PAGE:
Unveiling Buyer Personas: How "Calvin", "Dora", and "Sammy" Can Boost Your Sales


Ibby Syed

I’ve been talking to Growth, GTM, and Retention marketing teams for years now, and the thing that repeatedly has me floored is the difficulty that these teams face when it comes to doing absolutely anything simpler than basic post-purchase retargeting. Let me give you an example.

We were working with a +$40M e-commerce brand last year that sold coffee and tea online, and we found that their customer re-targeting strategy amounted to taking every person who hadn’t purchased in the last 6 months and sending them a coupon for 10% off the highest selling product that the brand had (or sometimes a product that was in overstock). This, while better than nothing, was leaving money on the table.

We’ve also found this on the SaaS side. The retention strategy for surprisingly large companies can whittle down to effectively a poke/prod to anyone who hasn’t logged in in a few weeks. We’ve found that you can increase engagement by double digit percentages by making sure that you target the right customers at the right time.

To explain a little bit further, if you were to walk into an electronics store for the first time and the salesperson, without asking, immediately tried to sell you a $10,000 home theater system by telling you, “It’s 5% off today if you buy it now!”, you’d think they were off their rocker. However, if you came into the store again and again to buy an HDMI cord, then a Sonos speaker, and then a TV, the salesperson might surmise that you’re upgrading your home theater system. That’s the way you need to treat your e-commerce customers, but with a twist - you can automate the salesperson.

Customer segmentation is the way to do this. We’ve alluded to this in previous blog posts, but you need to adequately understand which customers are new, which are repeat purchasers, and who hasn’t been back in a while. Understanding where these users are in their journey and timing marketing outreach the right way makes the probability of any one campaign much higher.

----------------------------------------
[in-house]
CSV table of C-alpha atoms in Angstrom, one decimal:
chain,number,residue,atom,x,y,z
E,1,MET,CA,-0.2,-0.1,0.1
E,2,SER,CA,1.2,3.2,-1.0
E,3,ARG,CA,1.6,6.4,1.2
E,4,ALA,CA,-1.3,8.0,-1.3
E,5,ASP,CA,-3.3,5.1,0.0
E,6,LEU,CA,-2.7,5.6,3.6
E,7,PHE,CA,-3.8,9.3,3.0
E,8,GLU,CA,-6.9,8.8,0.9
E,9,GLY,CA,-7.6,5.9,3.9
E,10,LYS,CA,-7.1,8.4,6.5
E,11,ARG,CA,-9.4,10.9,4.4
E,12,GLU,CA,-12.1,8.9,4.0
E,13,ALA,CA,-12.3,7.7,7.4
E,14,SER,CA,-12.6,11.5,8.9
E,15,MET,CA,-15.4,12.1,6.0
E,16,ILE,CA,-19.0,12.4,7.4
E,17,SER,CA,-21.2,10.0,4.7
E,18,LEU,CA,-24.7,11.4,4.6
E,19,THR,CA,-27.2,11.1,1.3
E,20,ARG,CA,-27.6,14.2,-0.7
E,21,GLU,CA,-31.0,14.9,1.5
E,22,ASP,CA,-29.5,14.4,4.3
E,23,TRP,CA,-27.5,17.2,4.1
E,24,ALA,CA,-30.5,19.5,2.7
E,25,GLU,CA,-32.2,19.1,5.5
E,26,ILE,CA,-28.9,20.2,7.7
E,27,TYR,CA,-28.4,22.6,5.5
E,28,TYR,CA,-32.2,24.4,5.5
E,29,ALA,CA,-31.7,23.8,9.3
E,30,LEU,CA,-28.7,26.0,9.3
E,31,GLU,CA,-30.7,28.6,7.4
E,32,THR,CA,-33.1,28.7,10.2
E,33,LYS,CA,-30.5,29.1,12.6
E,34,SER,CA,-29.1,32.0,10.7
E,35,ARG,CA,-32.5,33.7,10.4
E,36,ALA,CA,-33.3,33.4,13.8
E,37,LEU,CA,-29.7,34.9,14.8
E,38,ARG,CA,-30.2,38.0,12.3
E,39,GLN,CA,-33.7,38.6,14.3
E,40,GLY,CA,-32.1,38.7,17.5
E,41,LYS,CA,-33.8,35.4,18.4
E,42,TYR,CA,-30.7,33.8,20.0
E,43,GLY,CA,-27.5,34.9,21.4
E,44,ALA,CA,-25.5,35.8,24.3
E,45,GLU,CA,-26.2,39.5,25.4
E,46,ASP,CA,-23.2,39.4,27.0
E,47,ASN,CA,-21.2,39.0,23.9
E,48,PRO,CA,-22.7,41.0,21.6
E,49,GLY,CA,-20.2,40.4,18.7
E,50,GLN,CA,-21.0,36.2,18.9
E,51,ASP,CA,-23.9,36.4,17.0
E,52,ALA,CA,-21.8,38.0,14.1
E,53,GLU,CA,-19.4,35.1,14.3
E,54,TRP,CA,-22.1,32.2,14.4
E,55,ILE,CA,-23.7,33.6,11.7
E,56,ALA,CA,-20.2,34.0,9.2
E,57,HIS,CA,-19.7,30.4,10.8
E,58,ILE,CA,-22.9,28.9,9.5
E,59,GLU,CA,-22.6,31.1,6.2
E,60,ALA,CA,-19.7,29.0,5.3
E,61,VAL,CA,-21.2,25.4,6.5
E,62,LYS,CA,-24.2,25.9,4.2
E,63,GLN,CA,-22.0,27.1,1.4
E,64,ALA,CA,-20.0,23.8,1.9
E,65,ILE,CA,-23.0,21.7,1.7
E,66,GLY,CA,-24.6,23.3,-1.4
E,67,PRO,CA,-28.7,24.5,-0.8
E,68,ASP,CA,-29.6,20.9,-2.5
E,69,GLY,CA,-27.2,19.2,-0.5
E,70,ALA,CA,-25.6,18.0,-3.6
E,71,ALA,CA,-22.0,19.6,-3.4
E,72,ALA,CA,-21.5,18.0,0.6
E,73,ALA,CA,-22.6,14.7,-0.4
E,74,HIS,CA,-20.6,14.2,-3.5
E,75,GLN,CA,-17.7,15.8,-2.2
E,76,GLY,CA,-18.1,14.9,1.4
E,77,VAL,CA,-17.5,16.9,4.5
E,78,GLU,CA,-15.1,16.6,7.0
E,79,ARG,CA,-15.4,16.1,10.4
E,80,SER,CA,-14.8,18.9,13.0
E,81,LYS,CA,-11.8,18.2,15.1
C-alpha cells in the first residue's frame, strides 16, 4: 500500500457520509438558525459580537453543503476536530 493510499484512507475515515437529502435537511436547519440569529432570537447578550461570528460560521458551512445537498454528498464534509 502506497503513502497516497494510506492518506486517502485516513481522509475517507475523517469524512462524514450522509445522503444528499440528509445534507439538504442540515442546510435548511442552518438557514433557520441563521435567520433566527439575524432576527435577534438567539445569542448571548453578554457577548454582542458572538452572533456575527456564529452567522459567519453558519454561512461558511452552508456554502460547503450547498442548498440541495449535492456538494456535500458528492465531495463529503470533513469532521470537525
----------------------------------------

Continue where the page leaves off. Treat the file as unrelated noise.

Calvin the Champion

Who they are:

Your Calvins are your best customers - they’re the ones that bring you up at dinner parties and buy all of your new products. They’re also the definition of the 80/20 rule - even if they make up a small percentage of your user base, they drive a much larger percentage of yearly revenue. If you’re running a software product, they’re the ones that are utilizing the largest portion of the individual time spent on your platform. If you start a loyalty program, you need to benchmark it off of these champion customers. You need to make sure these folks stay happy and engaged.

How to talk to them:

Your Calvins are going to buy from you no matter what, and they’re not there because of the discounts. They’re likely to buy new products or engage with new content, so make sure you notify them whenever there’s something new that they’re able to purchase or interact with (based off of previous interaction details). They’re likely to engage extra during peak times, so ensure that they’re always kept up to date with information when there’s a special event.

Dora the Dependable

Who they are:

Dora is your dependable customer. They are exactly “middle of the pack,” and while they aren’t spending the most money or shouting about you from the rooftops, they represent a strong segment of customers that come back to you over and over again. They may need a reminder that you’re there for them from time to time, but they’re likely to engage if you make it worth their while.

How to talk to them:

Doras are likely to respond to incentives. These are the folks that are likely to come back and buy during sale times, and they’re on the hunt for a deal. In advertising parlance, you’re likely to be a “reach brand” for them, so they usually respond well to discounts and promotions. If you’re running a software platform, low-hanging fruit incentives are usually a way to activate this group to bring others into the fold (e.g. free month of subscription if you refer a friend).